It may be serendipity, Divine Providence, or just coincidence that Ballet 5:8’s “Scarlet,” based on Nathaniel Hawthorne’s 1850 novel, “The Scarlet Letter,” landed on the Athenaeum Theatre stage last night for its premiere run (March 18-19). Whatever the reason, the artistic intersection of dance and faith on view next door to the imposing icon of St. Alphonsus church is not only a manifestation of Ballet 5:8’s mission, but a provocative convergence that begs at least some consideration.
In an almost prophetic juxtaposition of life and art, the audience flowing into the the Athenaeum paralleled the one flowing into the church next door. The moral and ethical stability each group seeks is perhaps a reflection of the need for a clearer moral compass from all sectors of society today—religious, educational, artistic, commercial, and governmental.
Ballet 5:8’s goal, as stated in the program, “is to serve as a catalyst for genuine discussion of life and faith….,” which makes “The Scarlet Letter” a perfect vehicle for Artistic Director and choreographer Julianna Slager’s exploration.
Stay with me here—This is not liturgical dance. Nor is Ballet 5:8 a proselytizing organ of religious dogma, but rather a spunky core of good dancers and their competent students who have something worth listening to. The question for them is how they continue to define themselves through their work and how well they achieve the professional standards to which they aspire.
The strengths in “Scarlet” include impressive lead dancers in Lauren Ader-Cumpston as Hester Prynne and Antonio Fernández as Reverend Arthur Dimmesdale. Samuel Opsal as Roger Dimmesdale and Stephanie Joe as Silence portray their roles with seasoned confidence and technical refinement. Sofia JaBaay (Young Pearl), and Morgan Kelly Williams ( Grown up Pearl) also distinguish themselves with refreshing innocence and natural grace. The highly creative integration of Preston Miller’s well-crafted film segments with live stage action brings compelling film realism and visual design together in welcome interludes interspersed between extended choreographic segments.
Slager’s adaptation of “The Scarlet Letter” is an extremely ambitious undertaking of a complex story with gripping issues. Hawthorne sought to expose the hypocrisy of Puritan rules through its corruption of faith, with central themes of legality, sin and guilt. Slager does a good job sticking to the author’s core message, and Ballet 5:8 is to be commended for bringing these issues, still as relevant today as ever, to the stage with integrity, pluck, and a real commitment to letting the medium drive the message.
There are problems yet to be solved in story adaptation, pacing, and dramatic build. Charles Ives’ music sometimes overwhelms with drama not yet mirrored in the choreography. Long passages of generic ballet vocabulary with too little inventive movement to address specificity of character, relationship, or circumstance need tightening and focus. A prime example of this is in the act two opening solo, where Hester writes in her journal, then dances to the voice-over first-person narrative in lovely balletic form, sincerity oozing, her point work impeccable and full of “feeling.” The choreography, however, is just steps, pretty ones, to be sure, but not a physical embodiment of the text’s wrenching conflict.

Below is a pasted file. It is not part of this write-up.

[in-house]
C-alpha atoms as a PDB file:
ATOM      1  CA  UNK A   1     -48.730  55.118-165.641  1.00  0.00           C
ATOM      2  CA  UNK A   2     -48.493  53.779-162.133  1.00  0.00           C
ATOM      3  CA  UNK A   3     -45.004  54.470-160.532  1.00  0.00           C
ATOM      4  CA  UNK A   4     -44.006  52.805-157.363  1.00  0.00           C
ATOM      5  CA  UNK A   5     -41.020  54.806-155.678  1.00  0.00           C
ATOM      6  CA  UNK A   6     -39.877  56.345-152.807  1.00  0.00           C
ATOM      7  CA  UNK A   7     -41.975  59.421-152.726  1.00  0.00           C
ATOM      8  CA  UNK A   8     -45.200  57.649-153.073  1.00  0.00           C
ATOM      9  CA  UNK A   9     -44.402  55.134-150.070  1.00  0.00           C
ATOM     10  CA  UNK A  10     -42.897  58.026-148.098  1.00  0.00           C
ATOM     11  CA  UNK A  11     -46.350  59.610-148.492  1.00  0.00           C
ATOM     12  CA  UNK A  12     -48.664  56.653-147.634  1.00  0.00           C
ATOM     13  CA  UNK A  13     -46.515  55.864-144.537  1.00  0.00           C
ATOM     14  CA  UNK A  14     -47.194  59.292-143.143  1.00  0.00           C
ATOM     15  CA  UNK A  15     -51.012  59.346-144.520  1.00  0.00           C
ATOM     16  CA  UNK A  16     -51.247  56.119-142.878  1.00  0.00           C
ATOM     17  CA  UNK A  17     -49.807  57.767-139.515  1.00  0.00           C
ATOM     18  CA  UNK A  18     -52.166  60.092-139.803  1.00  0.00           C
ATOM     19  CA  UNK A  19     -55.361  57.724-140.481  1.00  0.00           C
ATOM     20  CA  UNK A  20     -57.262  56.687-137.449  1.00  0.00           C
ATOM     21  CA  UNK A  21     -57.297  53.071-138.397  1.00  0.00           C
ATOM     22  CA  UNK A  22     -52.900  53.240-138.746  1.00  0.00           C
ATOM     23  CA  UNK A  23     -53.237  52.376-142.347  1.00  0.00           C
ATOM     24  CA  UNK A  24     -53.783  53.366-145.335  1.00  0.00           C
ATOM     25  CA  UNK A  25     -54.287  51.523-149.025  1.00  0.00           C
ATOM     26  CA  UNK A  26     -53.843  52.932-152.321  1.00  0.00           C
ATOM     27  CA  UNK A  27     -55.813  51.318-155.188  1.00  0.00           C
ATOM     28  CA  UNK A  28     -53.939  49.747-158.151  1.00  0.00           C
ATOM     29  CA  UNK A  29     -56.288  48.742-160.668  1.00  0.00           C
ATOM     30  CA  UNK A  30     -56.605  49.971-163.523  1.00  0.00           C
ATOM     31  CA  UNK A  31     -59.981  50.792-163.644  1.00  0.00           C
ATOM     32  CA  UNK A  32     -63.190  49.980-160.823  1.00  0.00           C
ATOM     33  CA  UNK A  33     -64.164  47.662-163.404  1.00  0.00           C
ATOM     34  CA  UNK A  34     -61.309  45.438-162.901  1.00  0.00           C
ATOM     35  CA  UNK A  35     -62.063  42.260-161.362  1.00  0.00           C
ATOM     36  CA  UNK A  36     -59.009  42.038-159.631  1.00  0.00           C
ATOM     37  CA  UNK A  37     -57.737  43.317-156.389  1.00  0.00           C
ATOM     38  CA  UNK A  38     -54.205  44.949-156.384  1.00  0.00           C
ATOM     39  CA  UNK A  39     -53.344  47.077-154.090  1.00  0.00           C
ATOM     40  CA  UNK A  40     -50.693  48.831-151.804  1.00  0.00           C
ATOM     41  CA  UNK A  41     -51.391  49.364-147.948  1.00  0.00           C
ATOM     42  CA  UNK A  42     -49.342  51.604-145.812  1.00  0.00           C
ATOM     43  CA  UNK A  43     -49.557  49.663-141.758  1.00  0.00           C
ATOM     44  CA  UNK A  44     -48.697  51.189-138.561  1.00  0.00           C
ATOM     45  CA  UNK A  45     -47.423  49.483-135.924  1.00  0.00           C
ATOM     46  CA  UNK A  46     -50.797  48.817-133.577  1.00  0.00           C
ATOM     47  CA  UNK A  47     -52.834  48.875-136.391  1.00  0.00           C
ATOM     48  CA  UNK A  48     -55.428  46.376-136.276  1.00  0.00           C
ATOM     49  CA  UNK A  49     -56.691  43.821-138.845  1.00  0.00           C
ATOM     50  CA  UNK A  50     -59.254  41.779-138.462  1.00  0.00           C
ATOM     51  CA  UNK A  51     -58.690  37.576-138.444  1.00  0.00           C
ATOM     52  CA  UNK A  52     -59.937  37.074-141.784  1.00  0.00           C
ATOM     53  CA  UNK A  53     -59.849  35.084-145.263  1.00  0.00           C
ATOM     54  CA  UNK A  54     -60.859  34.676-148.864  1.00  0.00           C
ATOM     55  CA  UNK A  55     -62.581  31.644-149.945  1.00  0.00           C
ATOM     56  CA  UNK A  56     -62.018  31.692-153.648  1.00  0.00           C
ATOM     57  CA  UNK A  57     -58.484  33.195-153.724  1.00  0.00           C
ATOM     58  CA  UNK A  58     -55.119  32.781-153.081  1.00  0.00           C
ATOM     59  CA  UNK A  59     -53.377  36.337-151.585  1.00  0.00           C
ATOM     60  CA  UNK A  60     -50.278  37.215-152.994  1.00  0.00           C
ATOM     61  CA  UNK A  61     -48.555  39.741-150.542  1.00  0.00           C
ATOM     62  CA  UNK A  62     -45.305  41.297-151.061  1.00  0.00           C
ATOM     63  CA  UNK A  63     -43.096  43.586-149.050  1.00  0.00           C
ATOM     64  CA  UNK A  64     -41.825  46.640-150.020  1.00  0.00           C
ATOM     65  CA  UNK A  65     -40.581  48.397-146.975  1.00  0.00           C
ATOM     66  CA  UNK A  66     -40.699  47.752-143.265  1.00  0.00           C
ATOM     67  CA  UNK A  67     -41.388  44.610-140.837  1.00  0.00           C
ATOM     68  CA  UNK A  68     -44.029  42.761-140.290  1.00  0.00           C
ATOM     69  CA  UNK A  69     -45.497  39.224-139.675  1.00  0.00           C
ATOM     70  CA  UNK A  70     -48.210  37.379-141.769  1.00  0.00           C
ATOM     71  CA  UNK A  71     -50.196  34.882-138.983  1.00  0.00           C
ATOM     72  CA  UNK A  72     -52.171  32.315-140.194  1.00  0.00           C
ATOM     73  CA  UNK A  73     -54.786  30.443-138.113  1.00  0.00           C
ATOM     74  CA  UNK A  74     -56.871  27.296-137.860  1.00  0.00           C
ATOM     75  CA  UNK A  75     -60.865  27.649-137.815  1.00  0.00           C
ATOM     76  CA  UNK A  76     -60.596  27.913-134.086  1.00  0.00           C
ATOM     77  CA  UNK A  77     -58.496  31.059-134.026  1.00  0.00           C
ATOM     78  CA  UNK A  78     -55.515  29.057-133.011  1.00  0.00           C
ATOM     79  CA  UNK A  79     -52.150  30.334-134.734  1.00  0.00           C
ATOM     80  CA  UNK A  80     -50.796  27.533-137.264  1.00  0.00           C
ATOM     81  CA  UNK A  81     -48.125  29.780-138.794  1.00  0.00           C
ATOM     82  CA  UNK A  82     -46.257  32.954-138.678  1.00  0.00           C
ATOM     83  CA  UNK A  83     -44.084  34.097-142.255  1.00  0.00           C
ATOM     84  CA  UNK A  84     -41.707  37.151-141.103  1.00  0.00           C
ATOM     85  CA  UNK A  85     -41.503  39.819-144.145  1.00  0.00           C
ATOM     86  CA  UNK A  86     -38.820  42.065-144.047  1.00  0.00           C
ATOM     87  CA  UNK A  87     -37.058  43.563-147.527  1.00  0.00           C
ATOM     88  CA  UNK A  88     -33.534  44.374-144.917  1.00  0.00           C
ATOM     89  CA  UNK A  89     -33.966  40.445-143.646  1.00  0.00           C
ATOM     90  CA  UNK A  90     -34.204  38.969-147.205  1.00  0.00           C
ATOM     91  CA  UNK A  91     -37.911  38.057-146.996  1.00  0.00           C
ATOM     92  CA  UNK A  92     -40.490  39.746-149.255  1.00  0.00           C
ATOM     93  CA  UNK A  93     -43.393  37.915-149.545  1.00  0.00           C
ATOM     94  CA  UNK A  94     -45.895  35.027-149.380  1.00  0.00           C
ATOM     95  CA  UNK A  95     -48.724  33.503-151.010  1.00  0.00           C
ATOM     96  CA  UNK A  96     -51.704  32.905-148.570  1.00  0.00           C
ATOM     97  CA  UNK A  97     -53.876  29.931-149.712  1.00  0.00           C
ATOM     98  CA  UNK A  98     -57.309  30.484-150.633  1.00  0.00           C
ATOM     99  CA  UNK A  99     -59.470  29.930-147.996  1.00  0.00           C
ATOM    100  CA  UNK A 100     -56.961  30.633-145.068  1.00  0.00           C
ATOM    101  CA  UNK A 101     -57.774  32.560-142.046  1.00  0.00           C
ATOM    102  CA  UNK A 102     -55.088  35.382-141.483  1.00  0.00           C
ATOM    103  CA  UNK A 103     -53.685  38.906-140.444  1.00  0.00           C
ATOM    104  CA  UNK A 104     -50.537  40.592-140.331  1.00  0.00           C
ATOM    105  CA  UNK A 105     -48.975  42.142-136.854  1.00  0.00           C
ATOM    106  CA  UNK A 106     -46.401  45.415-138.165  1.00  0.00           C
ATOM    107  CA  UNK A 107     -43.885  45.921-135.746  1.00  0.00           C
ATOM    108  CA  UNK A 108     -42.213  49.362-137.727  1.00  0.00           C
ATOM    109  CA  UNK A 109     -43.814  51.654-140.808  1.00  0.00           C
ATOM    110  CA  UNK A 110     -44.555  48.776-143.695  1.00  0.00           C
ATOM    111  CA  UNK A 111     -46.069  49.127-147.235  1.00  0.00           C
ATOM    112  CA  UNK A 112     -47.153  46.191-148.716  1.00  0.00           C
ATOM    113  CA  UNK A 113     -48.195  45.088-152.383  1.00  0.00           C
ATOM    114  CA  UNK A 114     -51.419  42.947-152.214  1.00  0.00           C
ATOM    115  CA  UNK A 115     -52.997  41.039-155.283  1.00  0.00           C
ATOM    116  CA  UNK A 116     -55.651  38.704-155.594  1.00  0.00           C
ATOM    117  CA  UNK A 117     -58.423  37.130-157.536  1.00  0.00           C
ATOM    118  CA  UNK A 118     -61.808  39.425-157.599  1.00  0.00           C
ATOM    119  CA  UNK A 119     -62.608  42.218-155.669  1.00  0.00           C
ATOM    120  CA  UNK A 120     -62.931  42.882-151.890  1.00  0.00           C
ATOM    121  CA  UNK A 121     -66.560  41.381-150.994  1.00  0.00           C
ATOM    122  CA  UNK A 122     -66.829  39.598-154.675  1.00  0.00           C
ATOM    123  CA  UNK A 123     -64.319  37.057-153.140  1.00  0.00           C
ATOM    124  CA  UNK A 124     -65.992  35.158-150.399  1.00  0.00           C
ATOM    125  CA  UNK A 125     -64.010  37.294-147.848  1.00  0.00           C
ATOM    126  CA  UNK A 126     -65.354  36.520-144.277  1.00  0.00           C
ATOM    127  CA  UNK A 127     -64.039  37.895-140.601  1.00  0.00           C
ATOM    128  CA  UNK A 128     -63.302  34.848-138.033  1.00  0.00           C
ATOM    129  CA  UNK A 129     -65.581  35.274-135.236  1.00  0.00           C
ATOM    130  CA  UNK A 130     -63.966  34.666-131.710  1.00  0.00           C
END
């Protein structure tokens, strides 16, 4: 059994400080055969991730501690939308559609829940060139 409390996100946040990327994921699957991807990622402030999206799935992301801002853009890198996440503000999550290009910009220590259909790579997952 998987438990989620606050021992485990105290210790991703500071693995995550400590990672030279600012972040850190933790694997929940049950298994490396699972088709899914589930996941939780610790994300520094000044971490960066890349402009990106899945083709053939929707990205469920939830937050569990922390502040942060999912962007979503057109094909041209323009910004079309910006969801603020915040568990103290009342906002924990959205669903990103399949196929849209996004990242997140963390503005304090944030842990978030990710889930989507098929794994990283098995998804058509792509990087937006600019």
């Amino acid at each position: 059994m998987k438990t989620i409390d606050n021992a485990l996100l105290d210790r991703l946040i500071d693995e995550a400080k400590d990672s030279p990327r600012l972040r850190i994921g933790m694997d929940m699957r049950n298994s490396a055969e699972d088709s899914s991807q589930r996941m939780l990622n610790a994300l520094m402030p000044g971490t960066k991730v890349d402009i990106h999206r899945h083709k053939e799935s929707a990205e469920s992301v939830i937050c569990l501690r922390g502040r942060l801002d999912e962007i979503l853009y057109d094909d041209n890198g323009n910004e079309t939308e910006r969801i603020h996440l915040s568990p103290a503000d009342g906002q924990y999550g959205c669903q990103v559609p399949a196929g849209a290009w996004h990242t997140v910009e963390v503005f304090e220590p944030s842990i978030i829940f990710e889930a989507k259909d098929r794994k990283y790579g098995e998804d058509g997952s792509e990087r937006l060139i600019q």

I applaud the resurgence of storytelling in ballet, and especially new works from all corners of the dance community that are addressing the pressing issues humanity faces today. We have wonderful models in the 20th- and 21st-century greats of Anthony Tudor, Frederick Ashton, John Neumieir, Christopher Wheeldon, John Cranko, Yuri Possakhov and more. The list goes on. What these choreographers model is manipulation of ballet’s codified vocabulary in service of the body’s innate impulses, Stanislavsky’s psychological gesture physicalized and integrated into the classic nomenclature of ballet technique.
“Scarlet” strives to emulate the traditions of 19th-Century epic ballets. The Puritan women of Slager’s corps de ballet recall Giselle’s Willies, and Hester’s coming unhinged that of Giselle’s mad scene. Truly great story ballets like Swan Lake and Giselle owe much of their popular appeal and longevity to their service as vehicles for breathtaking balletic virtuosity, showcases for the pinnacle of great ballet dancing, unfortunately missing in “Scarlet.”
While pleasingly-staged and nicely executed by the competent but not yet professional student corps, the limitations of choreographic material do little to build dramatic tension or further story movement.
Reverend Dimmesdale’s act two solo sequences and the culminating reconciliation pas de deux for Hester and Dimmesdale gave a glimmering of Slager’s capacity for gripping dramatic portrayal and dramatic build. One would wish for more!
Realistically staged dramatic scenes on film create a spliced mosaic of the story’s key themes and fill in subtext. Thus the film’s strength also underscores the work’s primary weakness. Slager relies heavily on filmed drama to solve many adaptation issues, while the choreography falls short of the task, but the potential is there for a fuller realization of Hawthorne’s complex tale by building on what is already strong in “Scarlet.” Judicious tightening of corps sequences, rethinking musical choices, and more visceral movement invention will all contribute to more effective storytelling and dramatic structure.
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